The “cancer” of politics: Are gaffes harmful in presidential elections?

Rick Perry at one of the Republican primary debate in Arizona. His two minute pause finished with an “oops” cost him the primary and left Romney and Santorum as the last two standing in the primary.
Rick Perry at one of the Republican primary debate in Arizona. His two minute pause finished with an “oops” cost him the primary and left Romney and Santorum as the last two standing in the primary.

The political candidates can’t seem to stop self-destructing themselves.  Last Monday, Romney committed another gaffe when he said at a private fundraiser in Boca Raton, Florida that the 47 percent of Americans who do not pay income taxes are dependent on government are not important to him in his election. His assumption was that those voters will likely vote for Obama.

According to American Heritage Dictionary, a gaffe is a clumsy social error or a blatant misjudgement. In the world of politics, politicians commit gaffes often when they unintentionally tell the truth about themselves or reveal their real stance on issues, often embarrassing themselves.

This is not the first controversial remark by Romney. Earlier remarks like “borrow money from your parents” and “corporation are people my friends” has given Romney a somewhat elitist image to many Americans– especially among moderate voters.

Romney is not alone. Our Vice President Joe Biden has made many errors in his speeches. Once at an event in Danville, Va, he said to a crowd, “We can win again in North Carolina.” The real highlight however was the comment he said about Mitt Romney and wall street saying “Romney wants to let the — he said the first 100 days — he’s gonna let the big banks once again write their own rules. Unchain Wall Street,” “They gonna put y’all back in chains.”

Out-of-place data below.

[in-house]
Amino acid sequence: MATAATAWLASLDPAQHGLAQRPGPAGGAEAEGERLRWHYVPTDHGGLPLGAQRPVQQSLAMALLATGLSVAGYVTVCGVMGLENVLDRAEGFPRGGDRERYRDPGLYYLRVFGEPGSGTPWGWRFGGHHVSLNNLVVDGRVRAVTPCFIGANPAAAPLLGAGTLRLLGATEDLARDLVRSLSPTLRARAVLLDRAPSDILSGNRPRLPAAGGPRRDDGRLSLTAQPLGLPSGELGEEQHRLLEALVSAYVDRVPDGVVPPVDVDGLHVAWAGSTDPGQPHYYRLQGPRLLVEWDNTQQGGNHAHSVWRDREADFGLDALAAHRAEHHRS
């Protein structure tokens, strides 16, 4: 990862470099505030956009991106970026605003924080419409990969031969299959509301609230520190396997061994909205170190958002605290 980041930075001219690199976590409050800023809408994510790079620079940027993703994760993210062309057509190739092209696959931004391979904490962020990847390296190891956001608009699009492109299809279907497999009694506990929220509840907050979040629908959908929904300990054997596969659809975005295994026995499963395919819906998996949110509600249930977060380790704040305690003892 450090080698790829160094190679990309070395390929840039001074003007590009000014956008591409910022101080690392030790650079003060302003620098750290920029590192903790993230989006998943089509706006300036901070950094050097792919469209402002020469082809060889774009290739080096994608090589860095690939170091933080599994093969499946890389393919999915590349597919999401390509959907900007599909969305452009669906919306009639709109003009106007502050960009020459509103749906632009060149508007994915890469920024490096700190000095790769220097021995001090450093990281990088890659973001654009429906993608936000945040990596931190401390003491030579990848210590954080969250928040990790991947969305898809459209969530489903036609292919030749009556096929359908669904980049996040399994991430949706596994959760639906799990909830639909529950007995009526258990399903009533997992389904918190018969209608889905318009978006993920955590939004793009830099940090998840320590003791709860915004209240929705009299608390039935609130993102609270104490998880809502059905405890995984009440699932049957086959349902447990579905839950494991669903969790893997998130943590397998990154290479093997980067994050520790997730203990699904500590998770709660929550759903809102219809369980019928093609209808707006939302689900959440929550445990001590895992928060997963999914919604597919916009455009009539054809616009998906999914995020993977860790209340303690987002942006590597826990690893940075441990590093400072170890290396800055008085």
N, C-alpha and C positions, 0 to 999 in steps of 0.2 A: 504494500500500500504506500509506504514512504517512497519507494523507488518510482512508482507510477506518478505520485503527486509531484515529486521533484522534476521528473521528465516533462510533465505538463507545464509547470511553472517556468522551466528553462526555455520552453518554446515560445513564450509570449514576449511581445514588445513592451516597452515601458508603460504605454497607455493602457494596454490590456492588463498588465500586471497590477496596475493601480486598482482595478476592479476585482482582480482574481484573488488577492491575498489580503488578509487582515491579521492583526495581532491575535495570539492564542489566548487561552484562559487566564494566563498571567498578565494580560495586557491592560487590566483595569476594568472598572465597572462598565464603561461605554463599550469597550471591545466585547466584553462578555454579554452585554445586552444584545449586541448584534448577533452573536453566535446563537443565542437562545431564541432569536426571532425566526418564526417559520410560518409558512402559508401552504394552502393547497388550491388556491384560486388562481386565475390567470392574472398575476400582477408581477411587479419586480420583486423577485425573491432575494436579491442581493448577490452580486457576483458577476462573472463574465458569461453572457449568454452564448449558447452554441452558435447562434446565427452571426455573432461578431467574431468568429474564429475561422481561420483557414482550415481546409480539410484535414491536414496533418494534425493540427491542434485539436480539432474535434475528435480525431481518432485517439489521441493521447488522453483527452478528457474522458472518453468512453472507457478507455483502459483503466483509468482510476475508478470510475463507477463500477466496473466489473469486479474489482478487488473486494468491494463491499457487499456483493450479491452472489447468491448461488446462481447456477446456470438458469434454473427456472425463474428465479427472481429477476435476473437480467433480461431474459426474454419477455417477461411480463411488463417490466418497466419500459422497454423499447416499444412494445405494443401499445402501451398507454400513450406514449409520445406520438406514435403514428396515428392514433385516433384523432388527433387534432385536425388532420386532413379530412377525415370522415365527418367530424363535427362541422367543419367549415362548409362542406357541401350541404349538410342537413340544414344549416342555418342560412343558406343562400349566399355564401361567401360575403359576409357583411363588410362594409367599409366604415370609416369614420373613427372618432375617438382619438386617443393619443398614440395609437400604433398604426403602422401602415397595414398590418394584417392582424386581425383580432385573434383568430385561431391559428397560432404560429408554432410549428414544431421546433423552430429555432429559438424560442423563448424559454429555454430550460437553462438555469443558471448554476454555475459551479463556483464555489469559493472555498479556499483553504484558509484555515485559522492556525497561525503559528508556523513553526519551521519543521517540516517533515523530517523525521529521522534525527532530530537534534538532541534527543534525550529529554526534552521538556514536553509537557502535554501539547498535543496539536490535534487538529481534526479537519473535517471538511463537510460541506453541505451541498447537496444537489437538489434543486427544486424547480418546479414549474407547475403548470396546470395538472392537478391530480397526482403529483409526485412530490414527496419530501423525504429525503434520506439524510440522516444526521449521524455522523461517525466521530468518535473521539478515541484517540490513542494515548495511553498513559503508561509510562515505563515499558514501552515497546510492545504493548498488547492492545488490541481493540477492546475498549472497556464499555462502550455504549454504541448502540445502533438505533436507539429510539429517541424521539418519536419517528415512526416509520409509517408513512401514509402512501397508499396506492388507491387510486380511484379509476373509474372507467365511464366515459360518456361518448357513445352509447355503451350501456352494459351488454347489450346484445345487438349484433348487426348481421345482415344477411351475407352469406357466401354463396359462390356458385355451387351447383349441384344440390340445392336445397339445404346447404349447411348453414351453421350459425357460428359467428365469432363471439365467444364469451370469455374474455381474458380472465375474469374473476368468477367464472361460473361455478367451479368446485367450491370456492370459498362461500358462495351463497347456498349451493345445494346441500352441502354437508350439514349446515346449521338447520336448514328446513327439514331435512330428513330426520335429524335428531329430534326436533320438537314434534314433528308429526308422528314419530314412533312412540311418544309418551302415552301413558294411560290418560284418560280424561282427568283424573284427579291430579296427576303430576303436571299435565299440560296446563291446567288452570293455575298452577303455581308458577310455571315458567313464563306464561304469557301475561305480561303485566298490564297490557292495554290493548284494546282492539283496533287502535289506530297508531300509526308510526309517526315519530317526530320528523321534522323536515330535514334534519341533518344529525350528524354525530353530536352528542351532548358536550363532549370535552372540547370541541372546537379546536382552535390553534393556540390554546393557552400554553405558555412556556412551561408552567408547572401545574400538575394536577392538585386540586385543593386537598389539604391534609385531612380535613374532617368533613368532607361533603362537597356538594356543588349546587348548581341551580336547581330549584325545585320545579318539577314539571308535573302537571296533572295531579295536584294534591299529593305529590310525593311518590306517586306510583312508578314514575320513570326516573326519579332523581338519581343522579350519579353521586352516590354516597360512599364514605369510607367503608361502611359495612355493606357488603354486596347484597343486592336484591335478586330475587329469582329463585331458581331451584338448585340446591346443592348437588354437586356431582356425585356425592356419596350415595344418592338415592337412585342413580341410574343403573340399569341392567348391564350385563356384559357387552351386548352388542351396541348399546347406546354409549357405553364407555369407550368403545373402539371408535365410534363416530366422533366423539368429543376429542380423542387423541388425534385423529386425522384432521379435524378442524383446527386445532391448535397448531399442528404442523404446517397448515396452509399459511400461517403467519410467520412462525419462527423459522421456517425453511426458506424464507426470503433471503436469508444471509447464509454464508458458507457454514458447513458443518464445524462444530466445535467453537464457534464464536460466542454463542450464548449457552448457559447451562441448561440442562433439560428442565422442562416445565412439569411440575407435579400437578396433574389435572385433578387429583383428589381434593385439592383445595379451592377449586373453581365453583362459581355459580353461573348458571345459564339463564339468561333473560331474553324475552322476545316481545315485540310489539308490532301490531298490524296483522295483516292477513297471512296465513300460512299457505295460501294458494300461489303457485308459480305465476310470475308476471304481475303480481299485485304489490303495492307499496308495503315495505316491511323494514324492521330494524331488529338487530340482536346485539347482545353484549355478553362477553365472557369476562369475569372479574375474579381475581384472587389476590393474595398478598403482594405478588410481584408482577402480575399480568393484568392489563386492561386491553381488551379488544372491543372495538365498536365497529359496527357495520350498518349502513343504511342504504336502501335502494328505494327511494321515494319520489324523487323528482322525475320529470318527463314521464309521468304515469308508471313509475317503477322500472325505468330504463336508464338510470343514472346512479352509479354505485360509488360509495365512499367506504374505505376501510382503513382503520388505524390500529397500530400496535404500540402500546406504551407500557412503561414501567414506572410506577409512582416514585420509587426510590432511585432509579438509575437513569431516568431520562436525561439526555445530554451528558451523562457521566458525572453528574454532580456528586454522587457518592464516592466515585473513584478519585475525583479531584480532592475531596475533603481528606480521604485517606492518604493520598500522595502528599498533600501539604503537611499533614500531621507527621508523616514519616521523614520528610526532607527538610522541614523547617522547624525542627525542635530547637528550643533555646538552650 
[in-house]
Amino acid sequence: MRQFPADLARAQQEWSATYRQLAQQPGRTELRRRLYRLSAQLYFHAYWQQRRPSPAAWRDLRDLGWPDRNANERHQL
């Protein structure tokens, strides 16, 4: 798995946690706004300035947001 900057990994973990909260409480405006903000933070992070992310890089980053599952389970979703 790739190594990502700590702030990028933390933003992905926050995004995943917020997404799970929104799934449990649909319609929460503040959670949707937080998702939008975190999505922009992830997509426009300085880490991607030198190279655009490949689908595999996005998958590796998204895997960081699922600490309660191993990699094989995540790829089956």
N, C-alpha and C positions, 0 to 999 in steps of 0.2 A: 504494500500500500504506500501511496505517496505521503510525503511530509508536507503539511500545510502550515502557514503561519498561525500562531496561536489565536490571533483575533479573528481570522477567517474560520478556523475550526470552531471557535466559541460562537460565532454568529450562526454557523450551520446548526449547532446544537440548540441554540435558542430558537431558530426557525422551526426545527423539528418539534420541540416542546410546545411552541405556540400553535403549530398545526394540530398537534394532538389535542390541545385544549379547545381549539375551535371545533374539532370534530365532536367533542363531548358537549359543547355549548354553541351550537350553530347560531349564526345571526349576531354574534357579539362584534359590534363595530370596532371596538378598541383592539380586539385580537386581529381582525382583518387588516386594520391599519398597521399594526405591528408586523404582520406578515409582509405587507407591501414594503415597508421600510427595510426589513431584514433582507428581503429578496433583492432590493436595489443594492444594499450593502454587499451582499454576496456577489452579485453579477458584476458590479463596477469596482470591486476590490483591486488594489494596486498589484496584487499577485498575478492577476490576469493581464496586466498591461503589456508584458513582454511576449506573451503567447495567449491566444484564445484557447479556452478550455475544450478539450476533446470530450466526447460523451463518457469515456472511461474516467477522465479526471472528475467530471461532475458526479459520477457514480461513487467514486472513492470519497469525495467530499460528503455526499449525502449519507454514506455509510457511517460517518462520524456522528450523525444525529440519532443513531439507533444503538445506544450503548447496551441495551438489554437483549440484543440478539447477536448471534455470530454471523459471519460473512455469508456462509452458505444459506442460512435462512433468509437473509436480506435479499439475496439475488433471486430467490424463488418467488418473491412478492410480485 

The memorable gaffe by Obama last presidential election was his “clinging to guns” statement when he unintentionally offended some working class people in the Midwest.

This past presidential election has also been hilariously marked by the many gaffes from the primary candidates. Americans can’t forget about Herman Cain’s Libya interview or Perry’s failure to name three administrations he get rid of at the Republican primary debate.

Why do politicians mess up so much even with a campaign advisors? The reality is, being a politician and a campaigner at times can be an overwhelming job

It takes much effort to appeal to all audiences. While Romney’s insensitive gaffe was careless and stupid, what else could he have said at a fundraiser in golf course rich Boca Raton, Fl. The question is, did the multi millionaires want to hear Romney speaking of providing welfare to the poor and middle class. Romney, although technically part of the so called “1 percent himself, had no other choice. When romney speaks at an event full of minorities or working class resident, he knows to appeal to the masses by giving a more populist message talking about fixing the economy for them.